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  1. #1

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    Hi Everyone.

    Im getting a lot of noise from my 2018 Ibanez AF95.
    I tried it in two amps, a JC120 and DVM little jazz.
    When the volume on the guitar is turned all the way down, there is no noise. It is only present when the guitar volume is up. From what I've read on line, its EMI as opposed to a 60 cycle hum.
    Funny, I can hear the washing machine rhythm 2 rooms away through my amp. Oddly enough, i do not have this problem with my AF75.
    I bought the 95 on Ebay a couple of weeks ago.
    Does anyone else have this problem? Is the nature of the Super 58 pickups?
    Can anything be done?


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  3. #2

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    Does it go away when the washing machine is off. If it’s a digital one you may try unplugging it. They are notorious for producing serious EMI.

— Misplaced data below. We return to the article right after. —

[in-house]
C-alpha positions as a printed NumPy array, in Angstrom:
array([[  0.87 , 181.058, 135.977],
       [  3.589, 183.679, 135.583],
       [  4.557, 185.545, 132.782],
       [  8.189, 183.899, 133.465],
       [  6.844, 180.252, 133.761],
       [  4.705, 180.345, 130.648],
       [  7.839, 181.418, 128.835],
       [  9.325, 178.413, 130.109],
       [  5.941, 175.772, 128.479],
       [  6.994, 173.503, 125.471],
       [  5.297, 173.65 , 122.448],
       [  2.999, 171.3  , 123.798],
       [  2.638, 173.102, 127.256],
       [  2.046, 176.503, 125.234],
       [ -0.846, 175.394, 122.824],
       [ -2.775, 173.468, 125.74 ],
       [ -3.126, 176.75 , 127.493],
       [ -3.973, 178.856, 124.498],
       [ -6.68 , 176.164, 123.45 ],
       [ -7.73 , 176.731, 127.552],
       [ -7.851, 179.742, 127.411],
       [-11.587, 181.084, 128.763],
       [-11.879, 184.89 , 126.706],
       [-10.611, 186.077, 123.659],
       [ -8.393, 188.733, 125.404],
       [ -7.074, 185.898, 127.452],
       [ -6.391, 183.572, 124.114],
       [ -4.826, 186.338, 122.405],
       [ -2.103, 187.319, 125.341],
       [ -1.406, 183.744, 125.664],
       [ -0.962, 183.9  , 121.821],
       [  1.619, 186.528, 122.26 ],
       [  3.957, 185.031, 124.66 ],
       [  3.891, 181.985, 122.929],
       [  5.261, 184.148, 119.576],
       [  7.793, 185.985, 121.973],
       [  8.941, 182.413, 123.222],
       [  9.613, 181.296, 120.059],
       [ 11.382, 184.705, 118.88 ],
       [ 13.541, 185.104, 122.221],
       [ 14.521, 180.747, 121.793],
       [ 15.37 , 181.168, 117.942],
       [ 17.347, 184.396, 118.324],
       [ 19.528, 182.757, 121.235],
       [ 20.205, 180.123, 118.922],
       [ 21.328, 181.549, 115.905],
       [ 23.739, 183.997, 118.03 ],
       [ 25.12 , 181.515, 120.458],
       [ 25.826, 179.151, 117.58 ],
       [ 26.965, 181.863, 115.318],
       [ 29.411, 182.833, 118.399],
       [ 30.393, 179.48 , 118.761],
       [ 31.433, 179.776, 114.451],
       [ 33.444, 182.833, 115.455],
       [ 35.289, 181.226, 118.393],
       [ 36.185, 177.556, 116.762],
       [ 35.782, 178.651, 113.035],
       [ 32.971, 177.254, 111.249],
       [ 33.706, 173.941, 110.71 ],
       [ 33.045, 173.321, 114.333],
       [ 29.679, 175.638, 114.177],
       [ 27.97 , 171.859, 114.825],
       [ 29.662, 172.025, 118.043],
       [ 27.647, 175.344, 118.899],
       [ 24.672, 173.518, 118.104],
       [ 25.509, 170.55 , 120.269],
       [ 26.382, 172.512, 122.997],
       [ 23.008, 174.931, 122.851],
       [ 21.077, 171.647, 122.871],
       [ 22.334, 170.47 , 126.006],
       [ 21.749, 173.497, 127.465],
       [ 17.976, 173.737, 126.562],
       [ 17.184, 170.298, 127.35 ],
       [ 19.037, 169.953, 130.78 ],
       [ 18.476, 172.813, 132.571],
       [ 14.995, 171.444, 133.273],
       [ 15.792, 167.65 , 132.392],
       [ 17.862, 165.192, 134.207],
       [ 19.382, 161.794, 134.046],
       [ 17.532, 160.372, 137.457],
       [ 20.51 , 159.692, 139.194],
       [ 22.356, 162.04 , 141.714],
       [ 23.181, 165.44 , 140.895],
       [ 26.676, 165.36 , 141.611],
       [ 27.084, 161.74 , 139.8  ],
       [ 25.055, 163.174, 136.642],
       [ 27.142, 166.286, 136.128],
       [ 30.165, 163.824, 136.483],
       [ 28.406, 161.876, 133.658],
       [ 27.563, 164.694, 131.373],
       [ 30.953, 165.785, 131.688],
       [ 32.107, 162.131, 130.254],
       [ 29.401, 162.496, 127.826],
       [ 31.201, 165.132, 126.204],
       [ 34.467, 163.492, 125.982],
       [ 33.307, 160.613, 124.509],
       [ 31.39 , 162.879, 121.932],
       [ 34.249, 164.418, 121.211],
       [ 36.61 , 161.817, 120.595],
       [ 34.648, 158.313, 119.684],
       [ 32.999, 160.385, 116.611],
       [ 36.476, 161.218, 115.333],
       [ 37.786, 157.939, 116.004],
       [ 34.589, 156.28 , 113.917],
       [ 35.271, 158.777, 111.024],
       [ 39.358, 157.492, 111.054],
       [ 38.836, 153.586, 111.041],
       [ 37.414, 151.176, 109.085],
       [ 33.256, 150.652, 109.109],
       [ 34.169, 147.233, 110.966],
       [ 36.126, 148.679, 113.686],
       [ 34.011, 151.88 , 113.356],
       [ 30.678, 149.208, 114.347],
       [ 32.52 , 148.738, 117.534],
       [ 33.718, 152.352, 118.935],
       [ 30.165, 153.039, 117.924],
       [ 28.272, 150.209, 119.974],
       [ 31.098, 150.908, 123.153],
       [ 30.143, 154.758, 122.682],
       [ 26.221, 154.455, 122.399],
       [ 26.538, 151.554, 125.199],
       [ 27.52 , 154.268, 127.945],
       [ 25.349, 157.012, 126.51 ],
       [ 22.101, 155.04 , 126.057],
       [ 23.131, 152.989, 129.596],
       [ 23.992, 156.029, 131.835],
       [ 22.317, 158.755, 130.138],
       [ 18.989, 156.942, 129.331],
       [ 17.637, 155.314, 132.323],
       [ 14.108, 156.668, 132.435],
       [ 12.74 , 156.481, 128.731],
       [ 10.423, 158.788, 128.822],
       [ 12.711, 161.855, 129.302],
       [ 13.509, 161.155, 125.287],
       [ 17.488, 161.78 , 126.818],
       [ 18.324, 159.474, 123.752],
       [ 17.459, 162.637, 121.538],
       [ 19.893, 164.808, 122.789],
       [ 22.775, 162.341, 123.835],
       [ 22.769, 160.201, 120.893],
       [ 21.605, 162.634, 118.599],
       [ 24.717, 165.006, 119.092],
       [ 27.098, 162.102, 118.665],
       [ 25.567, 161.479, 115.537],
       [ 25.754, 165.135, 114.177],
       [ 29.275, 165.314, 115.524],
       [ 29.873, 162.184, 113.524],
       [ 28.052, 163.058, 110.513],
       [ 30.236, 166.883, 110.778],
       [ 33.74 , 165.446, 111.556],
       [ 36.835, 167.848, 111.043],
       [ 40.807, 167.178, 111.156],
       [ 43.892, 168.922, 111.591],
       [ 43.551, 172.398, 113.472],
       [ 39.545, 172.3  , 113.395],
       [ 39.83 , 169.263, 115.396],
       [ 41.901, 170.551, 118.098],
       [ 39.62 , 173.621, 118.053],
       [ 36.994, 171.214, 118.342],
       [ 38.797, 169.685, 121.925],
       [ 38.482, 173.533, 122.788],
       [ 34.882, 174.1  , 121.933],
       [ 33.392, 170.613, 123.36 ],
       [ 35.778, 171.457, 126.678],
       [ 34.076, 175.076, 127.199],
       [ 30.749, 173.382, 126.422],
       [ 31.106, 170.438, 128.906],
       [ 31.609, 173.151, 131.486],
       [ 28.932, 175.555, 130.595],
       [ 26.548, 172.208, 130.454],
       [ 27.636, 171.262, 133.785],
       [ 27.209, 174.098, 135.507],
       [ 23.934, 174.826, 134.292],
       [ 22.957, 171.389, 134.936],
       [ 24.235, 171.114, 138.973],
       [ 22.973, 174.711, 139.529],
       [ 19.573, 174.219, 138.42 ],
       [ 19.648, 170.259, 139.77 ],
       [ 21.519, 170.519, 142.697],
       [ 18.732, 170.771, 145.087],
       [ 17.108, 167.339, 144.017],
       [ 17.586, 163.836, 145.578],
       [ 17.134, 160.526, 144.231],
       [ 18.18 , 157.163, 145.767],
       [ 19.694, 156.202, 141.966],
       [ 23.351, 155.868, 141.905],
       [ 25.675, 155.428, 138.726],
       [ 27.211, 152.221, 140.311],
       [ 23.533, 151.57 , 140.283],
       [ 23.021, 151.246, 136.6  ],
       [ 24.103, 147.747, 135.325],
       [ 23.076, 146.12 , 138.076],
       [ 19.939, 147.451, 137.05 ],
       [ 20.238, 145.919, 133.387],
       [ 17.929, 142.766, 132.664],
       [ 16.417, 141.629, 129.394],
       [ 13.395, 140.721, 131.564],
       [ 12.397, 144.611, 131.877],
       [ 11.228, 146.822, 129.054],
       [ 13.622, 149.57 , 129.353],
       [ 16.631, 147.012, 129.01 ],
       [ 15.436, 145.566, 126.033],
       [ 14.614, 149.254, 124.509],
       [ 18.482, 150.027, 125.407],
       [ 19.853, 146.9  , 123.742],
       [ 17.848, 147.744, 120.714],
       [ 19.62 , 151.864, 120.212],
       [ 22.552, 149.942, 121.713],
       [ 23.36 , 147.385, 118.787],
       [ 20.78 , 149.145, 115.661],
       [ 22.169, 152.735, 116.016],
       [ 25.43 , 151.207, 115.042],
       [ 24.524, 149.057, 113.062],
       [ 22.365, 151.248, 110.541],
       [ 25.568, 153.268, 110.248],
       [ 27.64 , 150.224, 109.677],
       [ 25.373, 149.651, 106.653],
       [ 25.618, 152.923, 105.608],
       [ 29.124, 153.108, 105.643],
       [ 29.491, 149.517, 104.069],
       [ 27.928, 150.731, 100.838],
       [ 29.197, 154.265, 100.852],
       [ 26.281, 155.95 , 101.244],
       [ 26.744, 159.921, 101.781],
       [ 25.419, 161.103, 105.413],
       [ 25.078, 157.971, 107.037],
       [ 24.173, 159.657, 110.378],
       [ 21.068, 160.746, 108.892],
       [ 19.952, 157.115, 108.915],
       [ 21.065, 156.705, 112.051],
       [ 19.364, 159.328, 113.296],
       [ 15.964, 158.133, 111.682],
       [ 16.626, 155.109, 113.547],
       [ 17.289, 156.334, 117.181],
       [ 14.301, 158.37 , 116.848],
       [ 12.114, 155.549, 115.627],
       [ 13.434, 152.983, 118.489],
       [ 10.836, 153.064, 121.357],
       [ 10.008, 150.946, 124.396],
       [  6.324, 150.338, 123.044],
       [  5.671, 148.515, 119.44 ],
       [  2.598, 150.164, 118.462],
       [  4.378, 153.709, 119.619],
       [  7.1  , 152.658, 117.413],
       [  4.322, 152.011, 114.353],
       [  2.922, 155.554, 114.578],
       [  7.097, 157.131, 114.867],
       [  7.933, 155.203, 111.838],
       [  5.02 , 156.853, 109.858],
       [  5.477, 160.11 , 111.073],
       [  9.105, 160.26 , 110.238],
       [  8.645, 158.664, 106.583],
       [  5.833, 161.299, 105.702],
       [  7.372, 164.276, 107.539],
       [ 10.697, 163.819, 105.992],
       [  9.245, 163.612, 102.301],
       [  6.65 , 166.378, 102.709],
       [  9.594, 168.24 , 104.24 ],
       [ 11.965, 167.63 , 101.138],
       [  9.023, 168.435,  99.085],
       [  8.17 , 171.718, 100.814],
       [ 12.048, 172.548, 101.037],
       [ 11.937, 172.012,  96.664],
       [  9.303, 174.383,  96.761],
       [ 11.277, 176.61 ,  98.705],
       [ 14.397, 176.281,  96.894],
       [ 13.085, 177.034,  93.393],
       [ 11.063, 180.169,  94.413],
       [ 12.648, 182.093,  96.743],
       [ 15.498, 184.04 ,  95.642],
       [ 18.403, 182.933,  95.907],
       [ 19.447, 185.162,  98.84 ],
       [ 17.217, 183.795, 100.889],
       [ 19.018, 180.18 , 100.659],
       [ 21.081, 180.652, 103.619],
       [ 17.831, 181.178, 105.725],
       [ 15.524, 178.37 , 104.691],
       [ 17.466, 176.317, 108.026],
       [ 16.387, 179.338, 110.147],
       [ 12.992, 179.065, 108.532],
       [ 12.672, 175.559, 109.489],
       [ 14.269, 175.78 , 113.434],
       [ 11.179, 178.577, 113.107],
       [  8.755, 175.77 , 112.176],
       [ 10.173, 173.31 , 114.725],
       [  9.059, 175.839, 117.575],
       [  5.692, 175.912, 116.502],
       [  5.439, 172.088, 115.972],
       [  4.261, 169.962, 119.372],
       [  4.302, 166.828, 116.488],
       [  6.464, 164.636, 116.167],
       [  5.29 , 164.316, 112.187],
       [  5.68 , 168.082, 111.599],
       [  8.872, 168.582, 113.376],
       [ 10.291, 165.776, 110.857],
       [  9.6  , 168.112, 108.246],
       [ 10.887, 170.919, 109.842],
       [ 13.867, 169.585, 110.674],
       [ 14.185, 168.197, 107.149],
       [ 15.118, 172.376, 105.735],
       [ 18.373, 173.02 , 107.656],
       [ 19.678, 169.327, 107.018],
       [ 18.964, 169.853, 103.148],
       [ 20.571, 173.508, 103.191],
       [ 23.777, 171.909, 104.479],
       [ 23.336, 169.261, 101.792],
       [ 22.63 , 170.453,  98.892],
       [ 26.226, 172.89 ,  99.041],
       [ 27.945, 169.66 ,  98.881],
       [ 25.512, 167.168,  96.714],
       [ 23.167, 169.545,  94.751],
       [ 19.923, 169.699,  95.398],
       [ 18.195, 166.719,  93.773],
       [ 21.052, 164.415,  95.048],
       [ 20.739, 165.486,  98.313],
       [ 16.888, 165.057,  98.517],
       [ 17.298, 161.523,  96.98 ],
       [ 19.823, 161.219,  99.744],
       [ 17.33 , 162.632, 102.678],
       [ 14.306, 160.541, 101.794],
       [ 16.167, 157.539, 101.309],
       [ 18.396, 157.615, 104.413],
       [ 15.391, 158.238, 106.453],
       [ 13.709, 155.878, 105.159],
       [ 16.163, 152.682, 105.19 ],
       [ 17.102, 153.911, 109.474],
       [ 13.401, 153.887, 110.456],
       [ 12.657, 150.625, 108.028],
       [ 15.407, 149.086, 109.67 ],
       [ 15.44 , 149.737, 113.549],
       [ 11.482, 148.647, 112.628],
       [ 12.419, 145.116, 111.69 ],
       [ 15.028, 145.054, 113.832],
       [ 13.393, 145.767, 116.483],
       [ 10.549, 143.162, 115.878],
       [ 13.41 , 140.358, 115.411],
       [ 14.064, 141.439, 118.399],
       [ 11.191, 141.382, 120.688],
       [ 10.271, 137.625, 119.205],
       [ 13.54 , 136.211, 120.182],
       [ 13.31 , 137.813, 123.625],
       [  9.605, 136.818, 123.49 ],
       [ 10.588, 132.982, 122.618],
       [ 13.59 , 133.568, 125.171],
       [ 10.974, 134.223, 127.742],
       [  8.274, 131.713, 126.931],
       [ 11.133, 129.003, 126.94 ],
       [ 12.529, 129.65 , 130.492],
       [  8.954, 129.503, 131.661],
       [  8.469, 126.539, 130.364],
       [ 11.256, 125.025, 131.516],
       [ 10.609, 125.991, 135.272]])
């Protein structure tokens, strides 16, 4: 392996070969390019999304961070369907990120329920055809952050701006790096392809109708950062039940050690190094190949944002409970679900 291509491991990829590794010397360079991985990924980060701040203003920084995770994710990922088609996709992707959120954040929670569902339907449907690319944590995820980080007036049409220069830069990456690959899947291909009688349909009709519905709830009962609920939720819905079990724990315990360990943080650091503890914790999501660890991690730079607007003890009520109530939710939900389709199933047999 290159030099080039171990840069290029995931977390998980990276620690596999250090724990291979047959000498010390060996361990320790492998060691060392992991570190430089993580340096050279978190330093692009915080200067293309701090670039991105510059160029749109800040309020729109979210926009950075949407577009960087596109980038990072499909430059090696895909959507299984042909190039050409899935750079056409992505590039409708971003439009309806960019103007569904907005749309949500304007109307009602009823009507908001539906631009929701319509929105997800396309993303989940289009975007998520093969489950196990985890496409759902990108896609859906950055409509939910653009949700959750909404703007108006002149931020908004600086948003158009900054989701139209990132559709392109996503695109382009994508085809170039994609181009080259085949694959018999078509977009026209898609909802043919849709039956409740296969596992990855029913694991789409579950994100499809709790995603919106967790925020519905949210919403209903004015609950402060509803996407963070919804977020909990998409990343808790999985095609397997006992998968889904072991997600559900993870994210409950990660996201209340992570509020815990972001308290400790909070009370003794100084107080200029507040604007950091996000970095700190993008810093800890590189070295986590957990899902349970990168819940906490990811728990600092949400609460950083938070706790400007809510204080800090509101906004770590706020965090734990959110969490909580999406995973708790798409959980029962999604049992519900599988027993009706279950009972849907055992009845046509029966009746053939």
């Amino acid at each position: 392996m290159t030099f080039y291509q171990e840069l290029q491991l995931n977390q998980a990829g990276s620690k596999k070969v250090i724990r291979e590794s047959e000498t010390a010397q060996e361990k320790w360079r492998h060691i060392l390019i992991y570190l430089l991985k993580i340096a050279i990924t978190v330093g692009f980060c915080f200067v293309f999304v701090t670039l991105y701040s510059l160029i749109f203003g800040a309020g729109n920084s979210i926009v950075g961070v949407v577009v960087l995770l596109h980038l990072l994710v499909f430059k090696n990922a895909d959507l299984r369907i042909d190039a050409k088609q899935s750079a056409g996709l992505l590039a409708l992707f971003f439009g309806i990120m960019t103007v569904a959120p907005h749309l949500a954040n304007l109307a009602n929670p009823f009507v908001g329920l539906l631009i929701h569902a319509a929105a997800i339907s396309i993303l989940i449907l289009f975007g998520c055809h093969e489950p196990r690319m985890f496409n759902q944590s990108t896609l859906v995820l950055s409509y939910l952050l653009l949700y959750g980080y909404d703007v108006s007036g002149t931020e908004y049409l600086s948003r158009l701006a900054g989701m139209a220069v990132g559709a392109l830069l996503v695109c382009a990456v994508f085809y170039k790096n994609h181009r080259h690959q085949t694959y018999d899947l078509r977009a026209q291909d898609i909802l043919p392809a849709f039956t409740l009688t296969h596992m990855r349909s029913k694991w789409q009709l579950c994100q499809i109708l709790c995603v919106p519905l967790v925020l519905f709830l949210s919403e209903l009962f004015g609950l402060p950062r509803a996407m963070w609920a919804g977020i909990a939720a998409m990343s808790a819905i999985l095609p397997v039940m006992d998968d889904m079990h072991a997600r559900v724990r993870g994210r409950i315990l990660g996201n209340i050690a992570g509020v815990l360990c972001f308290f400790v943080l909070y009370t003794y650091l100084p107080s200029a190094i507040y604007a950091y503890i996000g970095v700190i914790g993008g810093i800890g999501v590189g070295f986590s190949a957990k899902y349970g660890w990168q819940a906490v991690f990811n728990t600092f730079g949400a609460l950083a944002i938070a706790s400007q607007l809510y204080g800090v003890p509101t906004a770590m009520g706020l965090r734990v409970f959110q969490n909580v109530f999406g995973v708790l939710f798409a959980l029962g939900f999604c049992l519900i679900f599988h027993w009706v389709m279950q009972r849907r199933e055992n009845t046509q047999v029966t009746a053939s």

Dies the noise ramp up with the volume or does it appear suddenly at full throttle.
    Before blaming the pickup all the grounds in the guitar should be checked, solder connections on the pots and Jack. Was a mod done somewhere in the wiring that’s sloppy?
    Those are probably Super 58 Customs not MIJ Super 58s, but even still they’re a decent pickup and I would be surprised if it’s noisy. I have an AF95 too.
    Good Luck

  4. #3

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    doubt it's the humbucking pickup...did you try a different instrument cable? (notorious for picking up noise)...if not that... work backwards...check your guitar output jack/wiring, and then the wiring to the pots, grounds, etc, etc



  5. #4